Kristen Wiig’s performance in Girl Most Likely (2012) is oddly reminiscent of Tina Fey’s turn in 2010’s Date Night. Here is a natural comedienne with a successful background in comedy writing and acting lumbered with a terrible screenplay, crushing any hope of enjoyment or laughs. Wiig stars as Imogene, a supposedly talented writer whose career has flat-lined, but chooses to surround herself with the rich and famous. Denying her humbler roots, Imogene feels these snobbish types are “her people”, although they’re the first to turn their backs when she loses her job and is dumped by her fiancé in one fell swoop.
Faking her own suicide to get her fiancé’s attention backfires, Imogene is deemed mentally unstable and is consequently forced to return to the family home in New Jersey. Her mother (the usually fantastic Annette Bening) is now sharing Imogene’s childhood home with her boyfriend (Matt Dillon) and Imogene’s brother, Ralph (Christopher Fitzgerald), whose weird behaviour is never explained but is instead referenced to as though he was a burden or a problem child.
Imogene finds her room is pretty much the same as she left it, with the addition of a random tenant named Lee (Darren Criss), who moonlights as one quarter of a Backstreet Boys tribute act. Despite Imogene’s prickly demeanour and lack of any kind of sexual chemistry, the pair somehow warm to each other and drive off with Ralph to find their estranged father. The failing components of Girl Most Likely are clearly not in the premise, and this could have been a good film with an engaging story had the script been better. Imogene’s lines are pleasingly deadpan and well-delivered well Wiig, whilst her ex-best friend Dara (June Diane Raphael) sets herself apart with her performance – but these are the only real positives.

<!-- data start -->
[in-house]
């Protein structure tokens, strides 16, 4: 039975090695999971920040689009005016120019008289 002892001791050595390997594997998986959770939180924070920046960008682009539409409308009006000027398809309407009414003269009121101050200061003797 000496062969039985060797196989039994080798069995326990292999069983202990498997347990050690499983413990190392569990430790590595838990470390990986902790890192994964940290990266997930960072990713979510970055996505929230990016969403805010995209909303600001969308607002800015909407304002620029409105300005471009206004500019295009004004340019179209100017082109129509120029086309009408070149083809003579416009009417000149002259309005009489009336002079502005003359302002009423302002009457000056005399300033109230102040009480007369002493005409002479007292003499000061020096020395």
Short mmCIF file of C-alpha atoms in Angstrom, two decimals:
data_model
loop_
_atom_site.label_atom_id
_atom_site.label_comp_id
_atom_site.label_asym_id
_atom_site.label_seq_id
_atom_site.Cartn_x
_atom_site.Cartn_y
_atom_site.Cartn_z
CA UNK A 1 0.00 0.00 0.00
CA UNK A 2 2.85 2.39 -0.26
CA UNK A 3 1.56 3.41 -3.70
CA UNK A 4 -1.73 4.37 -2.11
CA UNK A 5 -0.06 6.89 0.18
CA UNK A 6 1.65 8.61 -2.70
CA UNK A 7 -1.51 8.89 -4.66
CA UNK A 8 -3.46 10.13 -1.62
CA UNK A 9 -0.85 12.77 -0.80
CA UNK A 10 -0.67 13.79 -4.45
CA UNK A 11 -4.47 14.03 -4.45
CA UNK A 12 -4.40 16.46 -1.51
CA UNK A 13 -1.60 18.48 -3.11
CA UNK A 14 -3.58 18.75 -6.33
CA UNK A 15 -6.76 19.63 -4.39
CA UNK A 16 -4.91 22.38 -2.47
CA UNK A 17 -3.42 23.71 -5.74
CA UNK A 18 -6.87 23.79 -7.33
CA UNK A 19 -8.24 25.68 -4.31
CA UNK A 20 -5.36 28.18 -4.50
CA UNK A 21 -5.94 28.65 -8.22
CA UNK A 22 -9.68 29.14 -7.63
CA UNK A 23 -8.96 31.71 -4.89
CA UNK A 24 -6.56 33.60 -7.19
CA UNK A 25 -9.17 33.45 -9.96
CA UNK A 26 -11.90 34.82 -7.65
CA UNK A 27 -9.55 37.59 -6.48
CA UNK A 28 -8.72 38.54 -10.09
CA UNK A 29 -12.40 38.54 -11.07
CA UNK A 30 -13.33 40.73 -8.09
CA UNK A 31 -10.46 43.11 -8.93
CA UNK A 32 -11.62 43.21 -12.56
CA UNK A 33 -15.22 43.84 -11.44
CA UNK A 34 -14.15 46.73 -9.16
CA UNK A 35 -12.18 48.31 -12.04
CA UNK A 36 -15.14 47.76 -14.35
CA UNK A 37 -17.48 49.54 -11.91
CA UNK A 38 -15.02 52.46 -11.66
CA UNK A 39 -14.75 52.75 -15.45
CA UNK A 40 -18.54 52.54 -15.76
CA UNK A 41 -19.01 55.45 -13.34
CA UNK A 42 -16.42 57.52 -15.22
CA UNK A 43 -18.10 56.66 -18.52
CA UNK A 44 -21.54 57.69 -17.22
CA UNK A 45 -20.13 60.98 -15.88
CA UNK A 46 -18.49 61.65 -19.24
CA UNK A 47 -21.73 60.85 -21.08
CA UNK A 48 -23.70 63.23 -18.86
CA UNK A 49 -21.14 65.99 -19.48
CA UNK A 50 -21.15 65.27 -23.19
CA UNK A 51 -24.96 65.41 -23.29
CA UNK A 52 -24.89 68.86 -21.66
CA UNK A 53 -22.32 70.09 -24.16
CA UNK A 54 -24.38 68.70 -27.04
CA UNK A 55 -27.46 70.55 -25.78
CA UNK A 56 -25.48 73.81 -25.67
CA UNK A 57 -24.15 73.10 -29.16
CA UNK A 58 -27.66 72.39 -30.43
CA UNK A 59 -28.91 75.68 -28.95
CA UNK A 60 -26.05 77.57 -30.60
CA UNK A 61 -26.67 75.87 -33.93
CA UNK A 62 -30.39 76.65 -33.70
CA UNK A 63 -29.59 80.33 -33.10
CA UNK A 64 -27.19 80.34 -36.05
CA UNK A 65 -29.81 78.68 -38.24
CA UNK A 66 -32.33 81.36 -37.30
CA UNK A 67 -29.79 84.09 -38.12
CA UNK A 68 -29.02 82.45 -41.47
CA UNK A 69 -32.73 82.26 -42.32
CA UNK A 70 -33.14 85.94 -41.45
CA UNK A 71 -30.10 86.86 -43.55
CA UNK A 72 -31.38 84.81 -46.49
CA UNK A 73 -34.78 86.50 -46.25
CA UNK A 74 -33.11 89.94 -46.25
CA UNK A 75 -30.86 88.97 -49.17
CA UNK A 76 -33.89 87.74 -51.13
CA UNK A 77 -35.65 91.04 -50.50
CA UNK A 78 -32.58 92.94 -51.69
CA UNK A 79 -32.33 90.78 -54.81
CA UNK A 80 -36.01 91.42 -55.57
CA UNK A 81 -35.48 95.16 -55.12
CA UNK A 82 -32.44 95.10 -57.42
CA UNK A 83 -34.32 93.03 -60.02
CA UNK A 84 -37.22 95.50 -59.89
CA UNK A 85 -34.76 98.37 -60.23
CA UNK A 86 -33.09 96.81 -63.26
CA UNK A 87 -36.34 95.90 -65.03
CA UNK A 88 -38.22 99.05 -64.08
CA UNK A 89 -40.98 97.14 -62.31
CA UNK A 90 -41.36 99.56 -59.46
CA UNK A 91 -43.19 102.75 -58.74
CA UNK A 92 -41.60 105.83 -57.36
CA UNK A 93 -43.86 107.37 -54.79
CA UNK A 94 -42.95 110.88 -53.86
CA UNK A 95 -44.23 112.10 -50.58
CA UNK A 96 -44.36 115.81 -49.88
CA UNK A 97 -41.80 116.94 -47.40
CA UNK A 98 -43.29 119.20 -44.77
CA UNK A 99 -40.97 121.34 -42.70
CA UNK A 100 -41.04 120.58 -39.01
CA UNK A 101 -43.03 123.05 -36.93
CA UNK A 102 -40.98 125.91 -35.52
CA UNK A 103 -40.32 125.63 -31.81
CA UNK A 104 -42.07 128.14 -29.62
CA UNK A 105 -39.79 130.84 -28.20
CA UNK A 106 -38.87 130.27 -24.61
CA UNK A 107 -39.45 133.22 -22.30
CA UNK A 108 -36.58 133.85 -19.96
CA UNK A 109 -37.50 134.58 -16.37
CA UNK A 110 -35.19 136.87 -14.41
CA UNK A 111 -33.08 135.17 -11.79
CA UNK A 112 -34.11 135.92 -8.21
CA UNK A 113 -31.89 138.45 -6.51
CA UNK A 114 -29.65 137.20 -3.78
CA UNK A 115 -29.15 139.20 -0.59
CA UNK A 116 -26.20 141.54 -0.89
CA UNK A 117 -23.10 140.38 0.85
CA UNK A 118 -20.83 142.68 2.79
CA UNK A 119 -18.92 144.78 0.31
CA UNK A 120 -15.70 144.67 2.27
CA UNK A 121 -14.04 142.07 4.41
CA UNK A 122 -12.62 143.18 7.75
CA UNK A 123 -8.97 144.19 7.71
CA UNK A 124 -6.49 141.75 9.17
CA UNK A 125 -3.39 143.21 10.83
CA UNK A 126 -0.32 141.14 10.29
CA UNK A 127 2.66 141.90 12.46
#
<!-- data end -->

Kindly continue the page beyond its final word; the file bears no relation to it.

Bening’s turn is confused at best and Criss’ character is too jarringly ‘boy-next-door’, making absolutely no sense amongst this highly dysfunctional family. It appears Wiig may have tried to steer herself into quirky indie territory with this project, but writer Michelle Morgan’s content fails to strike the right balance between amusing and sad. Instead, we just get the set-up for a funny scene that never takes off, with the audience is left wondering what exactly they’re meant to have taken from the whole bleak experience.
After some consideration, one can only conclude that Morgan – along with directors Shari Springer Berman and Robert Pulcini – are consciously attempting to invite audiences to challenge their concept of normality, but this particular misfire’s stuttering dénouement only further fails to convince us that dysfunctional is, in fact, appealing. Girl Most Likely falls flat on almost all counts, its one saving grace being Wiig herself – an actress who appreciates the beauty of subtlety, and just about saves her latest movie from complete disaster.